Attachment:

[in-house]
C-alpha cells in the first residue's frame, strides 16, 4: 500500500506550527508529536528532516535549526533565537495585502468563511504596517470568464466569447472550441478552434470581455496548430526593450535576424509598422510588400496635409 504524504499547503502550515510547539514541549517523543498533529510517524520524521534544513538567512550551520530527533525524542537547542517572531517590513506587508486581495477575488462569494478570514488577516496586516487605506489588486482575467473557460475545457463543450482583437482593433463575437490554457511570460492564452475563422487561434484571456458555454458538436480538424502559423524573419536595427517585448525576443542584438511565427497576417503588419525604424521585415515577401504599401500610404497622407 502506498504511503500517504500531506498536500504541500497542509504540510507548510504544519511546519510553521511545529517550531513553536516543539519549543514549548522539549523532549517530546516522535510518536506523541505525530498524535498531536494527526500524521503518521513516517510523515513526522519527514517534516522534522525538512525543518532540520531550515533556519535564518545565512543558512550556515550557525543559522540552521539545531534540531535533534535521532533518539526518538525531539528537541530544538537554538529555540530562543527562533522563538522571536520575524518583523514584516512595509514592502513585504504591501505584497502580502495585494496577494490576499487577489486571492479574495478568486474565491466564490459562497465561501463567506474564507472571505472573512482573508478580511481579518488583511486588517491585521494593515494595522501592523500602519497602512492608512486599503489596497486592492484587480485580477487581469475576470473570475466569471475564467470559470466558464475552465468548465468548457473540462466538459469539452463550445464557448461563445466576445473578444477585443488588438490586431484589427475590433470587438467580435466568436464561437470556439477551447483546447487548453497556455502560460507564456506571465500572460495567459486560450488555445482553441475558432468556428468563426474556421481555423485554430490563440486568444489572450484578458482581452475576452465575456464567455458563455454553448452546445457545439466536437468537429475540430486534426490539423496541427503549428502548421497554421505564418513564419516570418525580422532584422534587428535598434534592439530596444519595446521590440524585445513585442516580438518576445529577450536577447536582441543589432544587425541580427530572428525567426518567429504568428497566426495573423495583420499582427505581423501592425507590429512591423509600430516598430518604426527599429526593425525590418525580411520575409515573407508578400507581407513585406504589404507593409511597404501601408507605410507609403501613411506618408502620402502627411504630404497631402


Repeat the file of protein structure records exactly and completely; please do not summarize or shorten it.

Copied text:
[in-house]
C-alpha cells in the first residue's frame, strides 16, 4: 500500500506550527508529536528532516535549526533565537495585502468563511504596517470568464466569447472550441478552434470581455496548430526593450535576424509598422510588400496635409 504524504499547503502550515510547539514541549517523543498533529510517524520524521534544513538567512550551520530527533525524542537547542517572531517590513506587508486581495477575488462569494478570514488577516496586516487605506489588486482575467473557460475545457463543450482583437482593433463575437490554457511570460492564452475563422487561434484571456458555454458538436480538424502559423524573419536595427517585448525576443542584438511565427497576417503588419525604424521585415515577401504599401500610404497622407 502506498504511503500517504500531506498536500504541500497542509504540510507548510504544519511546519510553521511545529517550531513553536516543539519549543514549548522539549523532549517530546516522535510518536506523541505525530498524535498531536494527526500524521503518521513516517510523515513526522519527514517534516522534522525538512525543518532540520531550515533556519535564518545565512543558512550556515550557525543559522540552521539545531534540531535533534535521532533518539526518538525531539528537541530544538537554538529555540530562543527562533522563538522571536520575524518583523514584516512595509514592502513585504504591501505584497502580502495585494496577494490576499487577489486571492479574495478568486474565491466564490459562497465561501463567506474564507472571505472573512482573508478580511481579518488583511486588517491585521494593515494595522501592523500602519497602512492608512486599503489596497486592492484587480485580477487581469475576470473570475466569471475564467470559470466558464475552465468548465468548457473540462466538459469539452463550445464557448461563445466576445473578444477585443488588438490586431484589427475590433470587438467580435466568436464561437470556439477551447483546447487548453497556455502560460507564456506571465500572460495567459486560450488555445482553441475558432468556428468563426474556421481555423485554430490563440486568444489572450484578458482581452475576452465575456464567455458563455454553448452546445457545439466536437468537429475540430486534426490539423496541427503549428502548421497554421505564418513564419516570418525580422532584422534587428535598434534592439530596444519595446521590440524585445513585442516580438518576445529577450536577447536582441543589432544587425541580427530572428525567426518567429504568428497566426495573423495583420499582427505581423501592425507590429512591423509600430516598430518604426527599429526593425525590418525580411520575409515573407508578400507581407513585406504589404507593409511597404501601408507605410507609403501613411506618408502620402502627411504630404497631402